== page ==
To F3 or not to F3?
If you’re planning an F3 year, you should be clear on what you want to achieve during that year, so that you can get as much from your F3 as possible.
If you're sure an F3 year is for you, this article contains a detailed breakdown of the different jobs and options available for your F3 year, with information and links for each.
First, what is an F3 year?
If you take time away from a training programme after your Foundation Training, that's called an F3 year. You won't be part of a training programme, and won't be recognised as a doctor in training by the GMC, but are still eligible to practice. That is different to an ‘out of programme experience’ (OOPE) where you are still part of a training programme but are taking a year off.
For some, an F3 year extends in F4 and beyond, but others will apply to specialty training mid-way through the F3 year and start training the following August.
What are the reasons to take an F3 year?
1) Broadening Experience
The generalist nature of Foundation Training means it's often hard to get the breadth of experience before you commit to a long training programme. Also, as certain training programmes can be intensely competitive, it's helpful to get some additional experience to boost your application.
If this is your main factor for taking an F3 year, you might want to consider clinical fellowship posts in your chosen specialty which give you the opportunity for regular hours, whilst allowing the time to focus on your own learning and development needs. Trusts often offer training and support as part of the role, or offer a part time PGCert in Medical Education alongside your clinical duties.
Before accepting the position offered, consider what your development needs are and negotiate to ensure that you’re maximising your exposure to the opportunities you want.
2) Recharging Batteries
Many Foundation doctors are pushing through to the end of F2 with the feeling that it’s time for a break – either to travel, or just to take their foot off the pedal.
Taking a step back from training can provide you with the space needed to take stock, or even take some control back over your life. The time out of training can be a timely opportunity to consider the sustainability of your current approach to your work and life.
If your main goal is to recharge and reflect, you might want to consider locum work either through a local bank or an agency. You can earn your F2 salary in as little as 2 or 3 days per week, giving you time and space outside of work to reflect and charge. However, beware that your income will be variable so you will need to be comfortable with taking a little risk.
3) Having an adventure
As a natural break in training, the F3 year is also a great opportunity to try something completely different. That might be working overseas for a year (Australia and New Zealand are the most popular destinations) or working as an adventure medic.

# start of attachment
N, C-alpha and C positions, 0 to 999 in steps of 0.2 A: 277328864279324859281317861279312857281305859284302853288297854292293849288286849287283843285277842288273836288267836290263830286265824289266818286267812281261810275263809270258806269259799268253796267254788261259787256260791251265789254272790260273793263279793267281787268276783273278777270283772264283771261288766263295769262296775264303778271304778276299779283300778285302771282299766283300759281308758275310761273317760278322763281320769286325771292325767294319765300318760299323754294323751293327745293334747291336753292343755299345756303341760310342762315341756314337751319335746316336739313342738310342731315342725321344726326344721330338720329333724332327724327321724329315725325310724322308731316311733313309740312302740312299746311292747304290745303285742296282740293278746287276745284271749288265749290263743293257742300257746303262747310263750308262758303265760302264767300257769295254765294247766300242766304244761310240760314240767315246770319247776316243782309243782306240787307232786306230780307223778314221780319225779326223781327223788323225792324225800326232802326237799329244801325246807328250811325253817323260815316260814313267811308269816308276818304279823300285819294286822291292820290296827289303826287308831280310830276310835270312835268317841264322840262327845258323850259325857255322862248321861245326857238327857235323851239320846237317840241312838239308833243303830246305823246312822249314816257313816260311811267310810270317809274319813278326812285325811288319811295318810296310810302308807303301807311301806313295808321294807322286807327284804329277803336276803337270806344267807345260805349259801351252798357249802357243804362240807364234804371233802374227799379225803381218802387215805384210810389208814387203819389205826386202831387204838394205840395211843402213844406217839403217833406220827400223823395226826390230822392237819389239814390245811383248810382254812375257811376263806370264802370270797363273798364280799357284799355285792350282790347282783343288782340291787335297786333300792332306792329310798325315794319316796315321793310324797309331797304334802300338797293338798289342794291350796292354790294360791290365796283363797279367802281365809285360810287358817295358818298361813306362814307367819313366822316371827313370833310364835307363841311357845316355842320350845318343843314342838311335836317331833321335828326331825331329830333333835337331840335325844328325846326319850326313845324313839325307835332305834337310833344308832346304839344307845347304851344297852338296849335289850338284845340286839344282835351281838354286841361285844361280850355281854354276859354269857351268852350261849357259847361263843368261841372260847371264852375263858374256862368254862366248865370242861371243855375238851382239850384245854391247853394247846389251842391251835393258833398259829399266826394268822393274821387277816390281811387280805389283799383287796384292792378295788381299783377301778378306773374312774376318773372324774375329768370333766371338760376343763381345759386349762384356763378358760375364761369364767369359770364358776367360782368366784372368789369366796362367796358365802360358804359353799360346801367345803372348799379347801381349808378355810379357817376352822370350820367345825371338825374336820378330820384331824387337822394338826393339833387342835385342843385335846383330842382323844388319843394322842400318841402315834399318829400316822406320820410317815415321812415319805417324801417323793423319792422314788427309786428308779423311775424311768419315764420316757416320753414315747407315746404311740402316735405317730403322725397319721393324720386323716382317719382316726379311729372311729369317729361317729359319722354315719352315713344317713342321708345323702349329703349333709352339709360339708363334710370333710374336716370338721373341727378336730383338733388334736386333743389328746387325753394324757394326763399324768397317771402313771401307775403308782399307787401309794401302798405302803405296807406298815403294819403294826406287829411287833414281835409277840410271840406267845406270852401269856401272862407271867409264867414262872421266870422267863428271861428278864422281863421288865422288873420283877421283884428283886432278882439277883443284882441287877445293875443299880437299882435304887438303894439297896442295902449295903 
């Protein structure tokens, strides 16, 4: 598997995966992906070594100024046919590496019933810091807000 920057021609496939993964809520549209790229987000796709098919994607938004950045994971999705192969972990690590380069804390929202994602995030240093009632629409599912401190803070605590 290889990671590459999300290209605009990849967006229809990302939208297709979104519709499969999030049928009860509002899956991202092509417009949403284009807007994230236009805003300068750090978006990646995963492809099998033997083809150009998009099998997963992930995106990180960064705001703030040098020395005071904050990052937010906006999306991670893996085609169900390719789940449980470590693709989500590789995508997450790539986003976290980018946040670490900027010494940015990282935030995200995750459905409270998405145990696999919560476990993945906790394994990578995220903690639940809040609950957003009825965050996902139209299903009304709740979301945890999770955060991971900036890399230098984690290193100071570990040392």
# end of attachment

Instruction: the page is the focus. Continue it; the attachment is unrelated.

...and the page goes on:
4) Exploring Other Options
For some, the experience of those first few years has left their impression of medicine a little tarnished. It can be wonderfully satisfying, but it's also incredibly challenging.
Your F3 year is a great opportunity to explore ways in which you can put your medical skills to use which are outside of the world of hospital medicine. That might mean adding strings to your bow such as education or academia, working in a healthcare startup, medical journalism, medical writing or something further off the beaten path.
If you'd like to learn more about other career options, the Alternative Careers for Doctors Facebook group is a fantastic community of like-minded clinicians who are exploring alternative career options.
Some questions to ask yourself...
This leaves the question ‘what’s right for me?’
The honest answer is that you need to create the time and space needed to explore what it is you want, both out of your career and your life. It can be really useful to find someone to act as a sounding board for your thoughts and ideas, be that critical friend to challenge your assumptions and perceptions, and ultimately, to support you in exploring not just how to achieve your potential but reach beyond it.
Some questions you can ask yourself are:
- Am I sure I am ready to commit to specialty training?
- Which parts of being a doctor do I love? What would allow me to do more of that?
- Which parts of being a doctor do I dislike? What has stopped me from enjoying my F1 and F2 years?
- What do I value most? Flexibility, learning, certainty, support?
- Where do I want to be in 5 years?
- What opportunities are available now which could help me on your road to who you want to be?
Final thoughts and other resources
If you are thinking of taking a career break or are struggling with you career direction, then consider accessing a Career Advisor through your local Trust or Deanery. They can help with practicalities and also in understanding the options available. An alternative is Career Coaching. Working with a Coach will enable you to explore not only what you’d like from your destination, but your own unique path to get there.
The Foundation Year 3 Doctors group on Facebook has over 3,000 current and aspiring F3 doctors, so is a great place to ask questions and connect with other doctors.
This article was based on thoughts provided by Laura Blackburn. She is a Medical Registrar with an interest in education, coaching and mentoring. She has just completed a year as a Health Education England Coaching and Mentoring Fellow. Through her company Transition Solutions, she provides group and one-to-one coaching for professionals. Particular areas of interest are career coaching for doctors and supporting professionals returning to practice following career breaks. Coaching will support you in exploring your values, motivations and goals and help you achieve the career you really want.
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